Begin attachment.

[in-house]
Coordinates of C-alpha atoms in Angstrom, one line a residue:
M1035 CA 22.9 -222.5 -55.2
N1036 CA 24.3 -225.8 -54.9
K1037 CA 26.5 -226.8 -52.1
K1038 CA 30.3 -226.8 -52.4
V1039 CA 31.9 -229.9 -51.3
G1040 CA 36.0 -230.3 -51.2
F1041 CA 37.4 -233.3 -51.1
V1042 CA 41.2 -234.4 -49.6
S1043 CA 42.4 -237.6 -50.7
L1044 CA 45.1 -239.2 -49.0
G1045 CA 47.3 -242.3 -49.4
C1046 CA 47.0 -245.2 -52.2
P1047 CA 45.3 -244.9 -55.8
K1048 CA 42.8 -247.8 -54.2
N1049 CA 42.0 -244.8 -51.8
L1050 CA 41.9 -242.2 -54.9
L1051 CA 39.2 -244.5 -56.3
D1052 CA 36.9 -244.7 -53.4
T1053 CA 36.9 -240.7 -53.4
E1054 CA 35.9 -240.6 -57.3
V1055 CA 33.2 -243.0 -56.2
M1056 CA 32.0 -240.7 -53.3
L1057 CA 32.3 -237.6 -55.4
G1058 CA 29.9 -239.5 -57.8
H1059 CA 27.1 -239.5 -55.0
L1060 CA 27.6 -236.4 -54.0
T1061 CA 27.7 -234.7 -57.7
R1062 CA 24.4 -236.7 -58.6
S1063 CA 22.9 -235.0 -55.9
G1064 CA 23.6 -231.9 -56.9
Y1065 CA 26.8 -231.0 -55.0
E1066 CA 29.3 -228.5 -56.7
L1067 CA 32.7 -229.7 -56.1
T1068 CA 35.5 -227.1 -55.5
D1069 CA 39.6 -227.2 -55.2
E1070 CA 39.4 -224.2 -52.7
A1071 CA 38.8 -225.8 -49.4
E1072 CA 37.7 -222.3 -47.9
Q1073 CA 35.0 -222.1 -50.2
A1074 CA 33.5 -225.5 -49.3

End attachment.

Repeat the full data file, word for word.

[in-house]
Coordinates of C-alpha atoms in Angstrom, one line a residue:
M1035 CA 22.9 -222.5 -55.2
N1036 CA 24.3 -225.8 -54.9
K1037 CA 26.5 -226.8 -52.1
K1038 CA 30.3 -226.8 -52.4
V1039 CA 31.9 -229.9 -51.3
G1040 CA 36.0 -230.3 -51.2
F1041 CA 37.4 -233.3 -51.1
V1042 CA 41.2 -234.4 -49.6
S1043 CA 42.4 -237.6 -50.7
L1044 CA 45.1 -239.2 -49.0
G1045 CA 47.3 -242.3 -49.4
C1046 CA 47.0 -245.2 -52.2
P1047 CA 45.3 -244.9 -55.8
K1048 CA 42.8 -247.8 -54.2
N1049 CA 42.0 -244.8 -51.8
L1050 CA 41.9 -242.2 -54.9
L1051 CA 39.2 -244.5 -56.3
D1052 CA 36.9 -244.7 -53.4
T1053 CA 36.9 -240.7 -53.4
E1054 CA 35.9 -240.6 -57.3
V1055 CA 33.2 -243.0 -56.2
M1056 CA 32.0 -240.7 -53.3
L1057 CA 32.3 -237.6 -55.4
G1058 CA 29.9 -239.5 -57.8
H1059 CA 27.1 -239.5 -55.0
L1060 CA 27.6 -236.4 -54.0
T1061 CA 27.7 -234.7 -57.7
R1062 CA 24.4 -236.7 -58.6
S1063 CA 22.9 -235.0 -55.9
G1064 CA 23.6 -231.9 -56.9
Y1065 CA 26.8 -231.0 -55.0
E1066 CA 29.3 -228.5 -56.7
L1067 CA 32.7 -229.7 -56.1
T1068 CA 35.5 -227.1 -55.5
D1069 CA 39.6 -227.2 -55.2
E1070 CA 39.4 -224.2 -52.7
A1071 CA 38.8 -225.8 -49.4
E1072 CA 37.7 -222.3 -47.9
Q1073 CA 35.0 -222.1 -50.2
A1074 CA 33.5 -225.5 -49.3